While mindlessly browsing the web this morning, I happened this 15-year-old comment at AskMetafilter. It is, in essence, a description of what I’m going to call “the snowball method” for writing a story.

Why snowball? Because the writing process builds upon itself, gaining size and speed as the work progresses. Here’s the entire comment from /u/unSane (with some editing by me to make it read more easily):

Context: I’m a professional screenwriter. I wrote the movie SYLVIA. The following works for me. I’m not saying it will work for anything else.

Start with three sentences representing the beginning, middle and end of your story:

Boy meets girl. Boy loses girl. Boy gets girl back.

Woman buys house. House turns out to be haunted. Woman defeats ghosts.

Those are dumb examples but you get the idea.

You already have a finished story. You just need to expand it now. You expand it by doing the exact same thing. Take each sentence and expand it into three sentences.

So, you write the beginning of the beginning, the middle of the beginning, and the end of the beginning. Thus, boy meets girl becomes:

Family moves house. Boy is lonely. Boy meets girl who is next-door-neighbor.

Or whatever.

You know where I am going with this next, right? You keep doing the beginning/middle/end thing over and over again.

Family moves house becomes:

Boy lives with parents. Parents divorce. Boy forced to move with mother to new town.

And so on. Pretty soon you have every event in your story mapped out. Then you can write it for real. In fact, you will discover that you have already written most of it.

The great, huge virtue of this is that you always have a finished story, and you are just filling it out. Of course sometimes things change, and at a certain point you just write, forgetting about the top-down thing… but it’s like scaffolding that you can eventually discard.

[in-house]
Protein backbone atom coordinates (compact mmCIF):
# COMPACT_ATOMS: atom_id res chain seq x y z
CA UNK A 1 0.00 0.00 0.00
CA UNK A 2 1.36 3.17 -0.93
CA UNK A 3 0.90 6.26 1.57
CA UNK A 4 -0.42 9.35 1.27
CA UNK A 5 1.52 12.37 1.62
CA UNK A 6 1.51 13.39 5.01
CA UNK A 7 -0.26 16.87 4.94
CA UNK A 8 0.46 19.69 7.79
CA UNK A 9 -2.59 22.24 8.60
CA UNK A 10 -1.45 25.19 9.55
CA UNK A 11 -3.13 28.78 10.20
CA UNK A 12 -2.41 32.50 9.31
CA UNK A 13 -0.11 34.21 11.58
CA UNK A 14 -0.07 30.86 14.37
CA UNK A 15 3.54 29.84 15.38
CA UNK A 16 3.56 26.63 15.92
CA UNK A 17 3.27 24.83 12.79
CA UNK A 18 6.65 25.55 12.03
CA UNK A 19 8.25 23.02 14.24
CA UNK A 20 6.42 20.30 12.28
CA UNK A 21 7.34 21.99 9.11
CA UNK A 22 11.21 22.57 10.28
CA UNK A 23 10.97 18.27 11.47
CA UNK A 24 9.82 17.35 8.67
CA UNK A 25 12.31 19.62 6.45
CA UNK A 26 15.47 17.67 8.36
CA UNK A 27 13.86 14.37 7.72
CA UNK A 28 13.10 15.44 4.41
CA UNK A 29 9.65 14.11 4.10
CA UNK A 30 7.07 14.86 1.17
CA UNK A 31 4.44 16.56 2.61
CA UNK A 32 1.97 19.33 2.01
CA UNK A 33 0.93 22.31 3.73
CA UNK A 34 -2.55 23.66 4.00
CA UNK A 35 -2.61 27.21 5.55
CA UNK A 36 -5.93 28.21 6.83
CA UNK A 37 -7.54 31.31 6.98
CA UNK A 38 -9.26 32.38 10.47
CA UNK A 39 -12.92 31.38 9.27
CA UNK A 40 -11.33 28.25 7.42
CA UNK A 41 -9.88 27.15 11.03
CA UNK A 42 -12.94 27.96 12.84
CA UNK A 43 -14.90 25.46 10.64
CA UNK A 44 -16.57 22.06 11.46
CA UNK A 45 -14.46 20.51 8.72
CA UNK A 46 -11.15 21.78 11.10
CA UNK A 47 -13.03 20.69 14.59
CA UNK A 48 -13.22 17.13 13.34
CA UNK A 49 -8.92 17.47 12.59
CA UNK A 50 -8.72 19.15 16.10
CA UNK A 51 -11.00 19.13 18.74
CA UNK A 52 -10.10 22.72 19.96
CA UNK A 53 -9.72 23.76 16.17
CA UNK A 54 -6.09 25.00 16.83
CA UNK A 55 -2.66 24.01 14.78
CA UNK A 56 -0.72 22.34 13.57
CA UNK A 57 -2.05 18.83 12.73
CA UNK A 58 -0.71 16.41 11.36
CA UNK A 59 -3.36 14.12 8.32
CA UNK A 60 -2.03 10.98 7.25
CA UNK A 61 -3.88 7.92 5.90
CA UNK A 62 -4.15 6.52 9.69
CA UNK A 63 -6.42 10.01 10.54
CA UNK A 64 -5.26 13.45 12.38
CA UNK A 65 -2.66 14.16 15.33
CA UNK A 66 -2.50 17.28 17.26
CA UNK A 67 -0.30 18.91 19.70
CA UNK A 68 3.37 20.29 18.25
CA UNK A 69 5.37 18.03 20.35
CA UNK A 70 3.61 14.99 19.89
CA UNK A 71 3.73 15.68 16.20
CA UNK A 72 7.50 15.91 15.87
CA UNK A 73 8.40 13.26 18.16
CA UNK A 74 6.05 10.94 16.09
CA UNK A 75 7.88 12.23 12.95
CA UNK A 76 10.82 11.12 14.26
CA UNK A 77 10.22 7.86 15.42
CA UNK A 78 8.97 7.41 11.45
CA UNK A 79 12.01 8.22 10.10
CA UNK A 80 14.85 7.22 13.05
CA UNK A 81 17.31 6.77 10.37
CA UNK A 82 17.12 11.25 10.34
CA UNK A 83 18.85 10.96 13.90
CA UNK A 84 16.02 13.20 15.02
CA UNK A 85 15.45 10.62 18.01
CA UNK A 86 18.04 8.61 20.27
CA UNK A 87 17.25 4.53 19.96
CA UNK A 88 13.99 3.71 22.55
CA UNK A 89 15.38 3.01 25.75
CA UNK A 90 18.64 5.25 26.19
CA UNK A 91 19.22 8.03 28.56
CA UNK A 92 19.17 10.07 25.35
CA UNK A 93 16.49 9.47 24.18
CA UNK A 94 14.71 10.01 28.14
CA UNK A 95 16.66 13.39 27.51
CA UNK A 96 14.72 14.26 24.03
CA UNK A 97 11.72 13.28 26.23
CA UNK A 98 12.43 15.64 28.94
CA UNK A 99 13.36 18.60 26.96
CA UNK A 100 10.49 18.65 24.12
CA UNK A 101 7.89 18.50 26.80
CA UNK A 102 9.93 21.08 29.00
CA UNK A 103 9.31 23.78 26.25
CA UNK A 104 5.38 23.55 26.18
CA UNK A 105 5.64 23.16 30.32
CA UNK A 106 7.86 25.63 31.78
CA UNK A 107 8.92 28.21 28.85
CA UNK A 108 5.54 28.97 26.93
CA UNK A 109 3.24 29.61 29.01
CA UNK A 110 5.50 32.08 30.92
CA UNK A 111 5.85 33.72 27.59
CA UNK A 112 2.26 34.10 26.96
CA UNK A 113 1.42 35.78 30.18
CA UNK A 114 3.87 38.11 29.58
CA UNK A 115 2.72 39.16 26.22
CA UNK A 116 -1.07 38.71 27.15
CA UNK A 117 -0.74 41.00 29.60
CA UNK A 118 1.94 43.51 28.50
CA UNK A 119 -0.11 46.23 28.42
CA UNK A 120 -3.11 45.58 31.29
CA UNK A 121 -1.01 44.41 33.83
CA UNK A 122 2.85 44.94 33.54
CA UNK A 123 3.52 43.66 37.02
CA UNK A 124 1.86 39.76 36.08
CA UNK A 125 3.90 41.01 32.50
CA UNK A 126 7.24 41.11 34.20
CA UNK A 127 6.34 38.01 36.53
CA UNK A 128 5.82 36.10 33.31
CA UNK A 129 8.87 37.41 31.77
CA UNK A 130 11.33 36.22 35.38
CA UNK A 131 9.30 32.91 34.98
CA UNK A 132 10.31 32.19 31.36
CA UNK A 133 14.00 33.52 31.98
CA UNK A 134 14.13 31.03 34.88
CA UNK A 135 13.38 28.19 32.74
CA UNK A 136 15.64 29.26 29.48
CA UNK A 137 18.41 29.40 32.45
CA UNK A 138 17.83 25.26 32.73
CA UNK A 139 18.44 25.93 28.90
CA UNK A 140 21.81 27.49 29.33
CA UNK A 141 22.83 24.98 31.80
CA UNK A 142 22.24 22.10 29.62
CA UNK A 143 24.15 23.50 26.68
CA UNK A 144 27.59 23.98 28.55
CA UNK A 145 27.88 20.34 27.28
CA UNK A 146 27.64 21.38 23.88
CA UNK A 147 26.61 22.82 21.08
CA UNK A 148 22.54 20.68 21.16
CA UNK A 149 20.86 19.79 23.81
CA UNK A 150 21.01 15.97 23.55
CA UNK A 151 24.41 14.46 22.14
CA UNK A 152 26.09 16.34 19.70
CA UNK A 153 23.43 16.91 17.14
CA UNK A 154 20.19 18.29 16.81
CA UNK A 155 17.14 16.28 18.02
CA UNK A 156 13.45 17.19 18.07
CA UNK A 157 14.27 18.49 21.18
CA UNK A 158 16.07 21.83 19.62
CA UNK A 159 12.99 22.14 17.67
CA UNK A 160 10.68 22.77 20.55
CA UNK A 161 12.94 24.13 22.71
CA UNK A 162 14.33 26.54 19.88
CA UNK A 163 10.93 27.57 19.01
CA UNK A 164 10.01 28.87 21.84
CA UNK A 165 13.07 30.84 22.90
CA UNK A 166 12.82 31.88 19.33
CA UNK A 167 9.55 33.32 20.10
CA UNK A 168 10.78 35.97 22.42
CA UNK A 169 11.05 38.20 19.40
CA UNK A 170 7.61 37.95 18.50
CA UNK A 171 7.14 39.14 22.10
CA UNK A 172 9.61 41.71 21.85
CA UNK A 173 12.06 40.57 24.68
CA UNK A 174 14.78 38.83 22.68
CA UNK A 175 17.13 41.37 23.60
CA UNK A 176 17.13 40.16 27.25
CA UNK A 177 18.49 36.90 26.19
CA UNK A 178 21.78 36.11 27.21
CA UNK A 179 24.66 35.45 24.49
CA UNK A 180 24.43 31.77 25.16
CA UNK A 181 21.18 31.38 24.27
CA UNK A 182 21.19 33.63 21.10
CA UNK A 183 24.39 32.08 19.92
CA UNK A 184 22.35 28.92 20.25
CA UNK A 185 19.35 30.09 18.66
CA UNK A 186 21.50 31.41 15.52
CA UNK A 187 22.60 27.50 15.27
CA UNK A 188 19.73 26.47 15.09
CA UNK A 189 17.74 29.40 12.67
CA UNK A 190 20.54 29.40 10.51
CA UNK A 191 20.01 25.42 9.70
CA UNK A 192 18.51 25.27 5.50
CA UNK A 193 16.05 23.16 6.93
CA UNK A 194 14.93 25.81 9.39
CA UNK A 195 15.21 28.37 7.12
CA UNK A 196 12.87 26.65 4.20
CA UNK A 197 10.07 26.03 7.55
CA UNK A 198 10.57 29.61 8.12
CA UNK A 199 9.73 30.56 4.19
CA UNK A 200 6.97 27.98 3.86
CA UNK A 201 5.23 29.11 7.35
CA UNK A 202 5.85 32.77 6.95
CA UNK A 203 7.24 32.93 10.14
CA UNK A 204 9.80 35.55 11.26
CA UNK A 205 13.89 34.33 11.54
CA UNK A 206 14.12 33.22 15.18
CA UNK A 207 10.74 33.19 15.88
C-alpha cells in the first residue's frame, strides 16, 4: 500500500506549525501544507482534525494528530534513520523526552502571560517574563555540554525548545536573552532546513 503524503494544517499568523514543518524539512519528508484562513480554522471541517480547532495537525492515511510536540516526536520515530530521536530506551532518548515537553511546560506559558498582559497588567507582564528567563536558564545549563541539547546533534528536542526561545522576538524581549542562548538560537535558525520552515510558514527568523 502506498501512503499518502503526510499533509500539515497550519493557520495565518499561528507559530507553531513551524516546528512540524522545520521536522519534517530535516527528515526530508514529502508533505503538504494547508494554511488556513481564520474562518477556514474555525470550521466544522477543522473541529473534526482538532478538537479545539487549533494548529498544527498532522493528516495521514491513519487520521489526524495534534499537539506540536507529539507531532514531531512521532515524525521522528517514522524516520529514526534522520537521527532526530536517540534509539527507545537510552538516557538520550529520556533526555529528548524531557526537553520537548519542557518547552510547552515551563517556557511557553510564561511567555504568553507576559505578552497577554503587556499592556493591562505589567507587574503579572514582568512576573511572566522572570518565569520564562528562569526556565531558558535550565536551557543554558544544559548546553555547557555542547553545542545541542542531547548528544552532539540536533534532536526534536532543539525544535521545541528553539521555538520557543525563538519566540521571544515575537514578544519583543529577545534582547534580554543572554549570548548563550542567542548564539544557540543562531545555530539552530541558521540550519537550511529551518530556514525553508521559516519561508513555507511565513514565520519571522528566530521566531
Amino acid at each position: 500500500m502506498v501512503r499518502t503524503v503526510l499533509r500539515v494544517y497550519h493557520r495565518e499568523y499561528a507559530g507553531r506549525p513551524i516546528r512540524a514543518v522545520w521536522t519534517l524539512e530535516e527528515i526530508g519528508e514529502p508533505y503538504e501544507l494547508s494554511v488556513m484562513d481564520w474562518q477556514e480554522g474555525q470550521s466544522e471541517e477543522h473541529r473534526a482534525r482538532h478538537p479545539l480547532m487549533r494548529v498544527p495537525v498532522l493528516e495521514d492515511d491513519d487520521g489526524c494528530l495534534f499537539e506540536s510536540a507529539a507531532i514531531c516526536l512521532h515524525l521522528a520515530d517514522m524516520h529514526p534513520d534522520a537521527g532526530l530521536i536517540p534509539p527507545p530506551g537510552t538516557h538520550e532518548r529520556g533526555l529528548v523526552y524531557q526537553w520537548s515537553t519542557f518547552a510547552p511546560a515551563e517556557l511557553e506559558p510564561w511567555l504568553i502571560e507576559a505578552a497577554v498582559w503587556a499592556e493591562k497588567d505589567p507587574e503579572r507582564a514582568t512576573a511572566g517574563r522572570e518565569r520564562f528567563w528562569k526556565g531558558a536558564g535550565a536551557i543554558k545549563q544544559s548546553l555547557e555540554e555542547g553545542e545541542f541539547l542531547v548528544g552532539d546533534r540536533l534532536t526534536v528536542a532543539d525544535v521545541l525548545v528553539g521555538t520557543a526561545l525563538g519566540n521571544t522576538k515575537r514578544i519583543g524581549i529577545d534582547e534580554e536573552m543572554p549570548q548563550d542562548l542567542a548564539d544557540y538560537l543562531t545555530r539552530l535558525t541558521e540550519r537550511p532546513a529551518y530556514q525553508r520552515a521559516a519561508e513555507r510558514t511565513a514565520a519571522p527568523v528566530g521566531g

I’ve used this for every script I’ve ever written.

Serious writing is a serious business, like building a house. You don’t expect a builder to just get out of bed and start building.

This snowball writing method appeals to me. I think this is primarily because this isn’t how I work. I’m a professional writer, but almost zero percent of my work is planned top-down like this. Mostly, I just start writing and I see where things take me.

That’s what I’m doing right now. It’s what I did last year. It’s what I did yesterday.

(When I started writing yesterday’s post, it was about my recent fascination with mid-century modern homes. I have some strong opinions on the subject. But while researching and writing that post, I discovered Japandi design, and ultimately that’s what I wrote about.)

But I can’t help but wonder if taking a top-down approach to writing wouldn’t help me be more productive and more effective at communication. This snowball method of writing sounds like a great way for me to experiment with top-down writing.

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